"Ukraine, a new and important space on the Eurasian chessboard is a geopolitical pivot because its very existence as an independent country helps to transform Russia. Without Ukraine, Russia ceases to be a Eurasian empire. Russia without Ukraine can still strive for imperial status, but it would then become a predominantly Asian imperial state, more likely to be drawn into debilitating conflicts with aroused Central Asians, who would then be supported by their fellow Islamic states to the south.

"However, if Moscow regains control over Ukraine, with its 52 million people and major resources as well as access to the Black Sea, Russia automatically again regains the wherewithal to become a powerful imperial state, spanning Europe and Asia.

"Ukraine's determination to preserve its independence was encouraged by external support. In July 1996, the US secretary of defense declared, "I cannot overestimate the importance of Ukraine as an independent country to the security and stability of all of Europe," while in September, the German chancellor . . . went further in declaring that "Ukraine's firm place in Europe can no longer be challenged by anyone . . ."

"Without Ukraine . . . an imperial restoration based on either the CIS [Commonwealth of Independent States] or on Eurasianism was not a viable option. An empire without Ukraine would eventually mean a Russia that would become more "Asianized" and more remote from Europe.

"The states deserving America's strongest geopolitical support are Azerbaijan, Uzbekistan, and (outside this region) Ukraine, all three being geopolitcally pivotal. Indeed, Kiev's role reinforces the argument that Ukraine is the critical state, insofar as Russia's own future evolution is concerned."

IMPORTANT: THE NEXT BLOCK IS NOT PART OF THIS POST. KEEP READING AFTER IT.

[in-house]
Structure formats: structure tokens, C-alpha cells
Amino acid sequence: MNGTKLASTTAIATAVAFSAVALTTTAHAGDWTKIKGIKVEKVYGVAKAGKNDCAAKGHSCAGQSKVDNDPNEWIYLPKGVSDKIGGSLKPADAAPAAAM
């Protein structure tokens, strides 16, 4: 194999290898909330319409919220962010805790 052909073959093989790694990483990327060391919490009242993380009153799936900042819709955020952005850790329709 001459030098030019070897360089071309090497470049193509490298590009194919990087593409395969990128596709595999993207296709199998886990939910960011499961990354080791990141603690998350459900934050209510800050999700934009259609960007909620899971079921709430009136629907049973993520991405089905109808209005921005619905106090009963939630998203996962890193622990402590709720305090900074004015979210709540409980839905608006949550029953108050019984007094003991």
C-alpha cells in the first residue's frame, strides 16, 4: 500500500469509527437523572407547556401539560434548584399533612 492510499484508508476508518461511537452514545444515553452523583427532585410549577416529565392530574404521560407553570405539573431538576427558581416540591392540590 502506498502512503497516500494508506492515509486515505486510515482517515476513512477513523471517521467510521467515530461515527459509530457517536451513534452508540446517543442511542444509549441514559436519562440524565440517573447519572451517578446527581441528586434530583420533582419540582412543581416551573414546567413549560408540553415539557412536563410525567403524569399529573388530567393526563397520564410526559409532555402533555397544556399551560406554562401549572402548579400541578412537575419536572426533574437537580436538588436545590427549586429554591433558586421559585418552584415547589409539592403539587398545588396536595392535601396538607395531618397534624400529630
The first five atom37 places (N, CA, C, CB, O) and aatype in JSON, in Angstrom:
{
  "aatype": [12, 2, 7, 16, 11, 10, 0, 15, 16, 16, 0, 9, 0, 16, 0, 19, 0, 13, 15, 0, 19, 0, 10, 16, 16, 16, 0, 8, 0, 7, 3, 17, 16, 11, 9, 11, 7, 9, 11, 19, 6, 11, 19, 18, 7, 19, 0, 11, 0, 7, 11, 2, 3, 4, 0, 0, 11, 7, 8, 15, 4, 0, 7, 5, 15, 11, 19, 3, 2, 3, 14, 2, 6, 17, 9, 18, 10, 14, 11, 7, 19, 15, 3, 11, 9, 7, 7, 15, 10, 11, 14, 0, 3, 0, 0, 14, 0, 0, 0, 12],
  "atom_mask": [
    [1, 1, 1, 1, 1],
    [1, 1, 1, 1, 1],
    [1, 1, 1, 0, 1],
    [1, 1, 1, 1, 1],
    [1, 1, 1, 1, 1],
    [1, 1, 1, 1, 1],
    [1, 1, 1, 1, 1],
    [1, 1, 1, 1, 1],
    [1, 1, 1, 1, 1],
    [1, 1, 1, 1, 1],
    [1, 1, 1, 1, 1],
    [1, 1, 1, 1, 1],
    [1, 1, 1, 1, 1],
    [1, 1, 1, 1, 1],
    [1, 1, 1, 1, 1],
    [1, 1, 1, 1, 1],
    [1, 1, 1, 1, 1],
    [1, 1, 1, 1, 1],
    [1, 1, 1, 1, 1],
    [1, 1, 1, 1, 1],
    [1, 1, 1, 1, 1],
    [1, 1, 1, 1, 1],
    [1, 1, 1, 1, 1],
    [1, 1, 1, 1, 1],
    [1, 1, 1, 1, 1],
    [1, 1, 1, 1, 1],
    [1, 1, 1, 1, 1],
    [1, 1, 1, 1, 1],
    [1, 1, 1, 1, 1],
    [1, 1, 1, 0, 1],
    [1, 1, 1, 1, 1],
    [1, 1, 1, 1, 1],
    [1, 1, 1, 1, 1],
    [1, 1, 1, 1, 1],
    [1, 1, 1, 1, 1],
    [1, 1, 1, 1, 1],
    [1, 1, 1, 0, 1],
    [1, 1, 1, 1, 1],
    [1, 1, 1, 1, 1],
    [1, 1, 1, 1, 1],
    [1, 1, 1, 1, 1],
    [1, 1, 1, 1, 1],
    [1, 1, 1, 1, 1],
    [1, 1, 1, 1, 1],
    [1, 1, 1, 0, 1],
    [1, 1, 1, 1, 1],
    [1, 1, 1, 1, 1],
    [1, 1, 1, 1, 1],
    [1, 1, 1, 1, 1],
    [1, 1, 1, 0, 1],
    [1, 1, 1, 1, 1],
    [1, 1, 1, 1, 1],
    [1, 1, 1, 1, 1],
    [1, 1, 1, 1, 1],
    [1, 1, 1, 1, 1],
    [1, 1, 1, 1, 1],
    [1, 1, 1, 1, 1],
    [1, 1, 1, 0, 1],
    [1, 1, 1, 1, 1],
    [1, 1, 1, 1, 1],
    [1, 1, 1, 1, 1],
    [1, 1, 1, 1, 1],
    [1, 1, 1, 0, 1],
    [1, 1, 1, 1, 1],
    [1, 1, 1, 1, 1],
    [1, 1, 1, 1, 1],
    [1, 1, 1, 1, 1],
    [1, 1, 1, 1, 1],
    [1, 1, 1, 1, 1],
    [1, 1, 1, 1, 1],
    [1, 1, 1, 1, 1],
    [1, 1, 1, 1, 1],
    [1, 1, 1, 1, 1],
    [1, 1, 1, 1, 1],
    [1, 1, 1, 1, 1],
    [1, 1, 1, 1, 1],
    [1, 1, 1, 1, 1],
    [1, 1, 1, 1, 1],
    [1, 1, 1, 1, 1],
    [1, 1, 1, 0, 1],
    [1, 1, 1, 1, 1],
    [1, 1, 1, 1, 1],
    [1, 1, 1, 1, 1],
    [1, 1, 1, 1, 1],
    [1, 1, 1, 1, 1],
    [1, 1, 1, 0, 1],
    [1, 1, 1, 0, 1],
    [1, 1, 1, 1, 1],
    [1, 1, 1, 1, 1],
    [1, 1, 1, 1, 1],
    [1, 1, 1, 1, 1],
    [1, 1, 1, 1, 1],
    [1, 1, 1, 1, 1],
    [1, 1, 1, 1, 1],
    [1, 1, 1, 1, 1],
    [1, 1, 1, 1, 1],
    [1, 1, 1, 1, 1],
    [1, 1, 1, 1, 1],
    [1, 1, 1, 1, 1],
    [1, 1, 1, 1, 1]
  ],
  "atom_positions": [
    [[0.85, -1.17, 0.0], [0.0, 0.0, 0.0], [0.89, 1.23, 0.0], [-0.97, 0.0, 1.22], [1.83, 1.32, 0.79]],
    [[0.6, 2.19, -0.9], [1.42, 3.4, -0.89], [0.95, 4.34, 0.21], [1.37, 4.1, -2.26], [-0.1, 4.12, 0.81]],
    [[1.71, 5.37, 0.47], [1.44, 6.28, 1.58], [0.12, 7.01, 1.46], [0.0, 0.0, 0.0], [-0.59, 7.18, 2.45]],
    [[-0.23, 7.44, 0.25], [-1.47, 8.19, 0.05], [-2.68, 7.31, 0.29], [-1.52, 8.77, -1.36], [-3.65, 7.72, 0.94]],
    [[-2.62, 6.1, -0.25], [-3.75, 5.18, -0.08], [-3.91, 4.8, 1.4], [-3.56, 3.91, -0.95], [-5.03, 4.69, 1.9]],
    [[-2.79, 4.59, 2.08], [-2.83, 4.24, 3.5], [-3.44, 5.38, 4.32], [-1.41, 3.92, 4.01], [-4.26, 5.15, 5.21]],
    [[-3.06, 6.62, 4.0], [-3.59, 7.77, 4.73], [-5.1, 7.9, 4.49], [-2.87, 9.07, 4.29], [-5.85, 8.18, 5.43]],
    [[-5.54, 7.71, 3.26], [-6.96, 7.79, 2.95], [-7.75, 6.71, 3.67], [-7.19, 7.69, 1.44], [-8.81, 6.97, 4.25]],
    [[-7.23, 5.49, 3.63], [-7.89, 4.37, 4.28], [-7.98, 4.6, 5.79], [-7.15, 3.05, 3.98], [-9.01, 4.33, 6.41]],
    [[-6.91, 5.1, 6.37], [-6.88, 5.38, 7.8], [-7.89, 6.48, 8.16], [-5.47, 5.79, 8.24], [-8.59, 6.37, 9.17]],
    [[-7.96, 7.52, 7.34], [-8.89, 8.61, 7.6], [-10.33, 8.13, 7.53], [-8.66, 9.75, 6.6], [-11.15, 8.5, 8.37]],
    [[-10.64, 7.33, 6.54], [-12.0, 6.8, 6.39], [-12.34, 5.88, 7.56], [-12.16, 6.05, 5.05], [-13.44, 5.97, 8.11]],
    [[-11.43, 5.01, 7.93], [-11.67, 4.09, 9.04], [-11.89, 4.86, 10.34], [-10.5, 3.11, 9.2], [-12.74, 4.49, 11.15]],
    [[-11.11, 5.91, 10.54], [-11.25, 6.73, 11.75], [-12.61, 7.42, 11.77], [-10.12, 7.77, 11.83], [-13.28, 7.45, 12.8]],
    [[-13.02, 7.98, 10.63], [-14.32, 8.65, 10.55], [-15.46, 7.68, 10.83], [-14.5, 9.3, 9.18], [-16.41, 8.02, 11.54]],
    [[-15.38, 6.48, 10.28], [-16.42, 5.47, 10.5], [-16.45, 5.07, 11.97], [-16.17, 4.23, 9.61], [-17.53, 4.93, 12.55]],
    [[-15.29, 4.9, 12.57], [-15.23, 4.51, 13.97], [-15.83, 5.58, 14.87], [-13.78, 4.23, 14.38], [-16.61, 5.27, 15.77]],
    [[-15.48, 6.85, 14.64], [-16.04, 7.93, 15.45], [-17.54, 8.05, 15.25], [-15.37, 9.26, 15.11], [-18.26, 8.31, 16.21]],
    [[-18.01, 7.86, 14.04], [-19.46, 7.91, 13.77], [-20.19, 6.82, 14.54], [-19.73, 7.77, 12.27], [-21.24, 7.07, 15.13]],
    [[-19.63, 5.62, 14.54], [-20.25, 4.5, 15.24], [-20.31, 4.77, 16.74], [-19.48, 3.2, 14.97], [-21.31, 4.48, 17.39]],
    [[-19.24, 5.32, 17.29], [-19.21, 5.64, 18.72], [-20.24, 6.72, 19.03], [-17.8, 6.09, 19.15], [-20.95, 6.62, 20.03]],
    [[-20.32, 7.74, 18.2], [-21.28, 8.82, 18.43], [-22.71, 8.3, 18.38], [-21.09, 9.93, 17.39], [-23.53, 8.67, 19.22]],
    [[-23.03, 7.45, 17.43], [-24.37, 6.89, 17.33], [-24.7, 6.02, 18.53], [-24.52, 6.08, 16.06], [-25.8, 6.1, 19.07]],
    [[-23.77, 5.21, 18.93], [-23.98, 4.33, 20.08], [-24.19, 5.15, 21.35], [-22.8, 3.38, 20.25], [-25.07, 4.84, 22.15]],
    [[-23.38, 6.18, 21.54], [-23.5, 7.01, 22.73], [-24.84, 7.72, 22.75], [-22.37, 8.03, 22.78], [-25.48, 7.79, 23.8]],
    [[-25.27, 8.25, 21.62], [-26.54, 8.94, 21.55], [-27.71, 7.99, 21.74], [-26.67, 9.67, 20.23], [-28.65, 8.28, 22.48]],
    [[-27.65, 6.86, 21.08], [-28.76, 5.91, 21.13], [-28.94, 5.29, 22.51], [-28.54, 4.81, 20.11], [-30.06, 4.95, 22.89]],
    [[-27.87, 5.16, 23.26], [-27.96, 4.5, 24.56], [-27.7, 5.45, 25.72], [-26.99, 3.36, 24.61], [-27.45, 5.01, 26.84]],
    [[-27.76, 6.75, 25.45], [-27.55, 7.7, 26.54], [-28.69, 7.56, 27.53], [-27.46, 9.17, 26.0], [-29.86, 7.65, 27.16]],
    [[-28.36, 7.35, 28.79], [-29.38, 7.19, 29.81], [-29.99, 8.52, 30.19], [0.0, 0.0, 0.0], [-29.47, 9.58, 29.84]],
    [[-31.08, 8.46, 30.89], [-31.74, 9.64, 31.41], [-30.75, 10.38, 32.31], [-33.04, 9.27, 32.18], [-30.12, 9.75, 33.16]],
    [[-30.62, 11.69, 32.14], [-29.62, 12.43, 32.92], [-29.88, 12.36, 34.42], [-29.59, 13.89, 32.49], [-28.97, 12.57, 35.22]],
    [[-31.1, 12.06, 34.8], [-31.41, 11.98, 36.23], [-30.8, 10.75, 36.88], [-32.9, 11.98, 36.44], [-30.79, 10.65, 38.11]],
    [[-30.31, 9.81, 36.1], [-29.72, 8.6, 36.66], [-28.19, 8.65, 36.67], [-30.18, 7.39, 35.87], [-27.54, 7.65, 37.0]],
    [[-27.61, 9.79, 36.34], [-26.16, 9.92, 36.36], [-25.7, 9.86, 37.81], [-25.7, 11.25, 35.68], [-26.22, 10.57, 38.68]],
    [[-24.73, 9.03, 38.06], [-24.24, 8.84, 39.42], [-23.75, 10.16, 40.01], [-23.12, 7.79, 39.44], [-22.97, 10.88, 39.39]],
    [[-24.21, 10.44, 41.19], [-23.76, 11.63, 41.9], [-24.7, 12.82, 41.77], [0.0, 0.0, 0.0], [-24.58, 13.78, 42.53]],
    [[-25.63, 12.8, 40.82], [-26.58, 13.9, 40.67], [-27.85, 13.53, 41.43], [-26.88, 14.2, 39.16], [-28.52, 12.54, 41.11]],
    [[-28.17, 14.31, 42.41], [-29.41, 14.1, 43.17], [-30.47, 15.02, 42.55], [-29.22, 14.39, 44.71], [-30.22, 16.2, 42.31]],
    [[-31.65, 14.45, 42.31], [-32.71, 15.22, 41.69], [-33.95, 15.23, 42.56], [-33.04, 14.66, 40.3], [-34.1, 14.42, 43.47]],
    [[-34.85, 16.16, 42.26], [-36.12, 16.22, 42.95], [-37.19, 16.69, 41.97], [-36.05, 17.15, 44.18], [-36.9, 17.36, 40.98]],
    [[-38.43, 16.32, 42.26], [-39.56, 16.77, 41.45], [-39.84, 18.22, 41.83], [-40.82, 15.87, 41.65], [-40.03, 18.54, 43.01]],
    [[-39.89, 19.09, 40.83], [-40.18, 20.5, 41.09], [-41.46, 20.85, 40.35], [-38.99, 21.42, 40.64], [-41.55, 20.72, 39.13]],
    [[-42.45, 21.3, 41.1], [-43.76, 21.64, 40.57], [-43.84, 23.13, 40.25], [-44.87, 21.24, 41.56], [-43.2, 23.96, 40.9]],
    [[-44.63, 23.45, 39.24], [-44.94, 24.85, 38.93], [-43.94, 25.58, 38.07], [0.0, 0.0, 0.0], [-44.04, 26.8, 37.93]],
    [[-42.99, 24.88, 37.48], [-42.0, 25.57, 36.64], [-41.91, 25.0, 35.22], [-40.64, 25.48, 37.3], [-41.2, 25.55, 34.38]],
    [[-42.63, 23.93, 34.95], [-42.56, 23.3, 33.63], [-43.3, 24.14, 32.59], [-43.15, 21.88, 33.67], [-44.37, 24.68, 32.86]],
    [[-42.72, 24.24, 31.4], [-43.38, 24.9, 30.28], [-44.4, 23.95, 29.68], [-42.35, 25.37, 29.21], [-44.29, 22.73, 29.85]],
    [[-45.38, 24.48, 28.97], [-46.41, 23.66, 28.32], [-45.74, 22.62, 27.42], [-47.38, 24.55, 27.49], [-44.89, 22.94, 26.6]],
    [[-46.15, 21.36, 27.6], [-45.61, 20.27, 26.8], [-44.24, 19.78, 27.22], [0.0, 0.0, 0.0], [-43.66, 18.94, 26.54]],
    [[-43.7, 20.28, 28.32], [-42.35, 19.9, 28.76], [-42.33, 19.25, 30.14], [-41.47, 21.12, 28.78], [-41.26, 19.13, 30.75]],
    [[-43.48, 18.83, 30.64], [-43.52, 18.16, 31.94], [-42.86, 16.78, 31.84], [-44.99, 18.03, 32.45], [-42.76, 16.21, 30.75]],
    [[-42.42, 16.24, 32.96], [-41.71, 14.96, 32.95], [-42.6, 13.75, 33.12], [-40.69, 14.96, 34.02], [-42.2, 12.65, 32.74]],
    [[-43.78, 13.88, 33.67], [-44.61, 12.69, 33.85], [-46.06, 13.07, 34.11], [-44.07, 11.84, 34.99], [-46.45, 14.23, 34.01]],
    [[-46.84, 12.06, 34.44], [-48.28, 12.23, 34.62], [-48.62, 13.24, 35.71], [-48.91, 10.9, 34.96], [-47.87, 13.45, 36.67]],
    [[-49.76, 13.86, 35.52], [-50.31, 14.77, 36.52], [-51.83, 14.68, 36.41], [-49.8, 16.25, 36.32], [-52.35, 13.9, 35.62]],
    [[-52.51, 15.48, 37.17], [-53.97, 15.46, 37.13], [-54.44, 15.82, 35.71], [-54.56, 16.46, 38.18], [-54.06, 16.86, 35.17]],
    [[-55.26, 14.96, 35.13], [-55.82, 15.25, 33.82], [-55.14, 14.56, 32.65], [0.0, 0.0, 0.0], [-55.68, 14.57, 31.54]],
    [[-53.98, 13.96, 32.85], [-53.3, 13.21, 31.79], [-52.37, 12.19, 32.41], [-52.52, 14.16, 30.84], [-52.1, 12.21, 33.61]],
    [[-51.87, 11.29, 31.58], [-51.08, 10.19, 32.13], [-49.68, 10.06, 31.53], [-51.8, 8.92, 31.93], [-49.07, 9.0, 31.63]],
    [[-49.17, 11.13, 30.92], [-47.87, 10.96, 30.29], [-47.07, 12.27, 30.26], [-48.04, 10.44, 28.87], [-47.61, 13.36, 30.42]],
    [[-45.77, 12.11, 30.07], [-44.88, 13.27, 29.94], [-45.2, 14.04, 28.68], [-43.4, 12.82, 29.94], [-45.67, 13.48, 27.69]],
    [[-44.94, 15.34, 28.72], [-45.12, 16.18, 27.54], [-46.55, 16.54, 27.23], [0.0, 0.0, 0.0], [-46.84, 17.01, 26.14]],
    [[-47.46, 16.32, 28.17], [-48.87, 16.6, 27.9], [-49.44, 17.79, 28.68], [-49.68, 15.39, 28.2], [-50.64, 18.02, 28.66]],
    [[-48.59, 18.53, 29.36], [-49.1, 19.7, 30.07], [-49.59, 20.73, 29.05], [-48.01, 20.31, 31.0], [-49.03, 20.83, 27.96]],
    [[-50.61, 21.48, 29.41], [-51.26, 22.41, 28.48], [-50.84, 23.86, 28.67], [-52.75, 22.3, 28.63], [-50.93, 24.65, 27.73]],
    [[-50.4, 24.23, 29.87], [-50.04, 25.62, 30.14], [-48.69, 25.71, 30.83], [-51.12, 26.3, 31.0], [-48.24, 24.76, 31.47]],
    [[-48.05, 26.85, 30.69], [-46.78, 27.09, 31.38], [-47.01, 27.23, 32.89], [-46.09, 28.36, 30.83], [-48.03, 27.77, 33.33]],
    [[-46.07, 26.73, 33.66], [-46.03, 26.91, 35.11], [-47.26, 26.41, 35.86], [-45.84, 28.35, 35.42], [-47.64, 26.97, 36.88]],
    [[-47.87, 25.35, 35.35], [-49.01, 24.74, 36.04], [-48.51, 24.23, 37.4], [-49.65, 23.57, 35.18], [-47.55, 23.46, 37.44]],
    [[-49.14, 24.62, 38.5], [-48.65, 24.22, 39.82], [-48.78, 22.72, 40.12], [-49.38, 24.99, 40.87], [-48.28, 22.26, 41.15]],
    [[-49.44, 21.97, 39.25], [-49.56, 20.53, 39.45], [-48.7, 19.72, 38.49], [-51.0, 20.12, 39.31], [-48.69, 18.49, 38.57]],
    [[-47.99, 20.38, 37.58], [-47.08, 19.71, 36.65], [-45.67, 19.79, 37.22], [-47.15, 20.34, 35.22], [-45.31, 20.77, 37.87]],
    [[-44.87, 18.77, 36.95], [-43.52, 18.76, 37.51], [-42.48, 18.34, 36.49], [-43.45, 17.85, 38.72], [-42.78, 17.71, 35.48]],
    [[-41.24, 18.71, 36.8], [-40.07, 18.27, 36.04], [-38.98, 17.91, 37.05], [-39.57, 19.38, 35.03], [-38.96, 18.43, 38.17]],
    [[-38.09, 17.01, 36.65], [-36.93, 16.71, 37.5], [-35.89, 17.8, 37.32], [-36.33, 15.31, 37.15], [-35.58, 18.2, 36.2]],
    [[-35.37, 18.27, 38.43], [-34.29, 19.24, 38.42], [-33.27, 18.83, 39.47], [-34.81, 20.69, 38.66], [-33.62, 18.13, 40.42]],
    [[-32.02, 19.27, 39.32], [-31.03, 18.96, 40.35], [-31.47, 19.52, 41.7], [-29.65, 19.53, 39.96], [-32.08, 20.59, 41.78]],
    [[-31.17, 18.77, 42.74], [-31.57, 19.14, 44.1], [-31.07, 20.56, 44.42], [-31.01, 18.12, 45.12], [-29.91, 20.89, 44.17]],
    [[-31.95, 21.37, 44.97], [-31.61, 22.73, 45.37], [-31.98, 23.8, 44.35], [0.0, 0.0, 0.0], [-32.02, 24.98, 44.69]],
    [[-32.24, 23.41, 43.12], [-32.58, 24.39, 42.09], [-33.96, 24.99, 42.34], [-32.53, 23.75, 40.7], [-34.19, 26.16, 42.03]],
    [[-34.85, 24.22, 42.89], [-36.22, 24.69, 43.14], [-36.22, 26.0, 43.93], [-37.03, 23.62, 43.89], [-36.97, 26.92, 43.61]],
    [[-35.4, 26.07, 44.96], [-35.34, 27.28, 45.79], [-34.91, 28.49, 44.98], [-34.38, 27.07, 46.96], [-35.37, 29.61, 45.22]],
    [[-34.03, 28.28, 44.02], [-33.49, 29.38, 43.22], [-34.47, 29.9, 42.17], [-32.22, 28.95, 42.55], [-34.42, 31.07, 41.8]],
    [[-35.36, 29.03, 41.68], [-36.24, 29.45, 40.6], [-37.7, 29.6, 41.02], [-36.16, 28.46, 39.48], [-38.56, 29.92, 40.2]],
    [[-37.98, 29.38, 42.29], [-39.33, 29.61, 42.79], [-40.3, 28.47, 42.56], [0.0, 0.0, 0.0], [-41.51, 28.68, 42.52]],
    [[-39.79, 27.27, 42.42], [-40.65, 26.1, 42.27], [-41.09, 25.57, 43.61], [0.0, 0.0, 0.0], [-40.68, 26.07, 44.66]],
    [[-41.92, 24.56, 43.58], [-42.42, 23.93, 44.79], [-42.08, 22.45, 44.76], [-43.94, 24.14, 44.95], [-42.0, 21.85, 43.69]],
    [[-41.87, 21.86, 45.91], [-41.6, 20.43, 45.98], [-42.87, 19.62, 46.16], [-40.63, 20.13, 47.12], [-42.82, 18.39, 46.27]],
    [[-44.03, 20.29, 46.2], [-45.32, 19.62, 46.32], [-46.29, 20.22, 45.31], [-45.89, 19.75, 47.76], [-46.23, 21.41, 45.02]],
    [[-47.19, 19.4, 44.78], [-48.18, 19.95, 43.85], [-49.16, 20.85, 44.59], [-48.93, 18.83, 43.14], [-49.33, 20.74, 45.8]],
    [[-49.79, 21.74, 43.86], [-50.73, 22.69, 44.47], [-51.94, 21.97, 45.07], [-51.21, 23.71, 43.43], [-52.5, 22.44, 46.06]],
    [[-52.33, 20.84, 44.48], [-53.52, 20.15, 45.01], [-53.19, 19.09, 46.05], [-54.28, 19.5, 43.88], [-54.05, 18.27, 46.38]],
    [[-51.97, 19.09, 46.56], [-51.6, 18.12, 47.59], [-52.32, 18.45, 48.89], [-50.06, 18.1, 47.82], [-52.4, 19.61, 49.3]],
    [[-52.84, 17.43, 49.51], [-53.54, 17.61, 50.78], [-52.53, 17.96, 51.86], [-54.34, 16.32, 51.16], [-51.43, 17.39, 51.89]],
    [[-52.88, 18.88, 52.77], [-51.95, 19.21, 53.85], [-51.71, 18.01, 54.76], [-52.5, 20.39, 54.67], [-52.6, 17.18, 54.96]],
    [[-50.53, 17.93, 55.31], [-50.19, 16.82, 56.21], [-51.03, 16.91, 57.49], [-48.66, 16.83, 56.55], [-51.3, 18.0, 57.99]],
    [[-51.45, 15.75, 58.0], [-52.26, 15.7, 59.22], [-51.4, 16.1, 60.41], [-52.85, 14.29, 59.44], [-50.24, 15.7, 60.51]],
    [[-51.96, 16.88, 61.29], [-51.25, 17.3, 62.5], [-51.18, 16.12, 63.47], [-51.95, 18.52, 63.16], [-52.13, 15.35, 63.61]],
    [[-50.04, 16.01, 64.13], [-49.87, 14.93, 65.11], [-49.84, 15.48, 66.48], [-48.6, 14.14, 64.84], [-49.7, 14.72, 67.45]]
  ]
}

Then Brzezinski goes directly at Ukraine's importance to world energy:

"For Ukraine, the central issues are the future character of the CIS and freer access to energy sources, which would lessen Ukraine's dependence on Russia.

"Accordingly, Ukraine has supported Georgia's efforts to become the westward route for Azeri oil exports. Ukraine has also collaborated with Turkey in order to weaken Russian influence in the Black Sea and has supported Turkish efforts to direct oil flows from Central Asia to Turkish terminals.

"Neither the West nor Russia can afford to lose Ukraine to its geostrategic and geoeconomic adversary."

An Even Clearer View of the Conflict

It is critical to view Ukraine within the framework of an energy-rich Eurasian corridor that has been increasingly militarized by the US and the West since the late 1990s, and even more aggressively by the Bush administration under the 9/11/"war on terrorism" pretext. America's Silk Road Strategy (SRS) Act, adopted in 1999, explicitly calls for "strong political, economic and security ties among countries of the South Caucasus and Central Asia."

Ukraine is a key member of the CIS, but more importantly, it is member of the GUUAM (Georgia, Uzbekistan, Ukraine, Azerbaijan and Moldava) military alliance formed under NATO, financed by Western military aid.

There is no more incisive explanation of the current conflict than can be found in Michel Chossudovsky's book War and Globalisation, in which he writes: